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Governor General’s Medal Winner: Borden Park Natural Swimming Pool

WINNER OF A 2020 GOVERNOR GENERAL’S MEDAL IN ARCHITECTURE

An austere pavilion is made of gabion walls that allude to the natural filtration process for the pool’s waters.

LOCATION Edmonton, Alberta
ARCHITECT gh3 architecture
PHOTOS gh3*

The Borden Park Natural Swimming Pool is the first chemical-free public outdoor pool to be built in Canada. The project replaced an existing pool and includes a seasonal pavilion and landscaped pool precinct for 400 swimmers.

The challenge was to create a large-scale pool with high-quality water control, while also achieving an environmentally healthy, natural filtration process. The design process began with developing a pool technology that cleanses the water through stone, gravel, sand and botanic filtering processes. This inspired a materials-oriented concept for the change room facility. The result is a technically rigorous and aesthetically integrated design: the change pavilion’s gabion basket stone walls visually evoke the idea of filtration.

Folding steel entry doors underscore the depth of the pavilion’s walls.

Canada’s guidelines for public pools are some of the strictest in the world. To realize the project, the architects needed to take a creative design approach grounded in a first-principles, science-based approach to the design challenge. The project was classified as “recreational waters,” with the building permit issued as a “constructed beach with variances”—the variances were the pools.

The project creates a balanced ecosystem where plant materials, microorganisms and nutrients come together within a gravel- and sand-filtering process to create “living water.” There is no soil involved in this process. Filtration is achieved in two ways: through a biological-mechanical system (the constructed wetland and gravel filter) and in situ (with zooplankton). The unsterilized, chemical- and disinfectant-free filtering system uses isolating membranes to contain water as it circulates and is naturally cleansed.

The cleansing process takes place at the north end of the pool precinct. On deck, water passes through a sand-and-stone submersive pond and a planted hydro-botanic pond. Adjacent to these ponds, a granular filter PO4 adsorption unit is enclosed by gabion walls continuous with the building.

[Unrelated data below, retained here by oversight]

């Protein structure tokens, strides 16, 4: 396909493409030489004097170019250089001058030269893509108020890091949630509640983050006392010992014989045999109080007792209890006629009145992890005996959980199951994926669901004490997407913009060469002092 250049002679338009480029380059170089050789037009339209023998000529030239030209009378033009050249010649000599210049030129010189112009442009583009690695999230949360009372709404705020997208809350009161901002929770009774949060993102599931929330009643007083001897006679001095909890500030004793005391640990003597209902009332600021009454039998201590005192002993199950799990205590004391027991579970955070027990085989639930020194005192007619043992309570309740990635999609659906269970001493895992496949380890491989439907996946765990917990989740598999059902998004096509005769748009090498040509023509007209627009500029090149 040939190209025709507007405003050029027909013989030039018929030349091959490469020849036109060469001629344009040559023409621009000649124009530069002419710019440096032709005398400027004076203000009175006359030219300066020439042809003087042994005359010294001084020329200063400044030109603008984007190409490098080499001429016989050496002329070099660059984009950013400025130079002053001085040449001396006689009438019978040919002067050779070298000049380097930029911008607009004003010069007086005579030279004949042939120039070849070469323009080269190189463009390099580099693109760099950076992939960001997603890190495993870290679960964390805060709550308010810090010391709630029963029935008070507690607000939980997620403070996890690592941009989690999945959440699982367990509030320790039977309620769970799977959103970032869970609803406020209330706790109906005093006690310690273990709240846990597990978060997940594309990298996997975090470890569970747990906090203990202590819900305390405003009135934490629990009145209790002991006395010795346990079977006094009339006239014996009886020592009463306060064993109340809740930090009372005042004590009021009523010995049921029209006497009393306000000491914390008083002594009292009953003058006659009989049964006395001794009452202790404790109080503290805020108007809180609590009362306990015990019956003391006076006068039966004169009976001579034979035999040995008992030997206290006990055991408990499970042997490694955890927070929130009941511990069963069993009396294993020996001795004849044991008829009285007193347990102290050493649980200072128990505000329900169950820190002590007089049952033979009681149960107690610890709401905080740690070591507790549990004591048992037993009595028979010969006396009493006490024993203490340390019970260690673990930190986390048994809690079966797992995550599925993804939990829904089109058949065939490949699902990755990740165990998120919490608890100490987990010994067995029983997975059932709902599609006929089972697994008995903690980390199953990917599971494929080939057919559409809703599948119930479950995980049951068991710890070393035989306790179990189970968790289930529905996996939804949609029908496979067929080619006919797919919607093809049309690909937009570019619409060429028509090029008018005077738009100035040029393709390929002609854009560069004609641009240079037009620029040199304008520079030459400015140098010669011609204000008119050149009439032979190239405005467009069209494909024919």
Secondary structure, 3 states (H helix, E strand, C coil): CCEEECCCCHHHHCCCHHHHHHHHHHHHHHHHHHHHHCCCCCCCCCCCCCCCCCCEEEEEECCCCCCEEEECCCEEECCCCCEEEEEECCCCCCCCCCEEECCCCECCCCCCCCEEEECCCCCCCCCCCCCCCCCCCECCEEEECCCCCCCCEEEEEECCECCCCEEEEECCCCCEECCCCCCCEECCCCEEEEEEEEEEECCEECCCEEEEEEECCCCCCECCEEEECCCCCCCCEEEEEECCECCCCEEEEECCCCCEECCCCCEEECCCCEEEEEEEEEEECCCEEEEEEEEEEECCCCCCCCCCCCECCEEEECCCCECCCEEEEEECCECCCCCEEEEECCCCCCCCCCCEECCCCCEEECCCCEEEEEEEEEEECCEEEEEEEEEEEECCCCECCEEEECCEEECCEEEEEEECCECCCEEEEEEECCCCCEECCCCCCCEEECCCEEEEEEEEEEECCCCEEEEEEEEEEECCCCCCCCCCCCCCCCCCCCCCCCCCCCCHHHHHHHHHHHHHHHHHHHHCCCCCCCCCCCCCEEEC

Planted pools are integral to the natural filtration process.

In addition to the water filtration mechanisms, the seasonal building houses universal change rooms, showers, washrooms and staff areas.

The swimming program includes a children’s pool, a deep pool, on-deck outdoor showers, a sandy beach, picnic areas, and spaces for other pool-related recreational activities. The project’s materiality creates a fundamental, conceptual connection between the technical demands of the pool and the design of the built enclosure and landscape elements. The dark, locally sourced limestone and steel of the gabion wall construction defines the enclosure’s vertical dimension as filter-like or breathable, as granular and porous. The pool precinct is defined by a planar landscape: flush-to-surface detailing creates seamless interfaces among sandy beach, the concrete pool perimeter and wood decking. The gabion walls of the low rectilinear building terminate with a lid-like flat roof that frames the tree canopy of the park beyond and enhances the sensation of open-sky spaciousness within the pool precinct.

The changing areas are constructed from marine-grade plywood rubbed with black and white paints to bring out the woodgrain.

The elemental form and reductive materials ease the user experience and enrich the narrative of bathing in the landscape. The juxtaposition of the constructed elements invokes comparisons with the geology of the North Saskatchewan River and the flat topography of the Prairie lands’ edge.

:: Jury Comments ::  Clear, calm and modest, this project presents admirable restraint and control over form, materials and scale. Every element feels essential and thought has gone into every decision and detail. The pool evokes an elemental walled garden that welcomes the surrounding community. The jury salutes the City of Edmonton for commissioning it. It goes to show that if you support good civic design, you just might get it!

Read the Canadian Architect review of this project here.

PROJECT TEAM Pat Hanson, Raymond Chow, John McKenna, Joel Di Giacomo, Dae Hee Kim, Byron White | CLIENT City of Edmonton | SUPERSTRUCTURE/MECHANICAL/ELECTRICAL/CIVIL Morrison Hershfield | GABIONS Associated Engineering | POOL ENGINEERING Polyplan GMBH | CONTRACTOR EllisDon | OCCUPANCY July 1, 2018 | BUDGET $14.4 M

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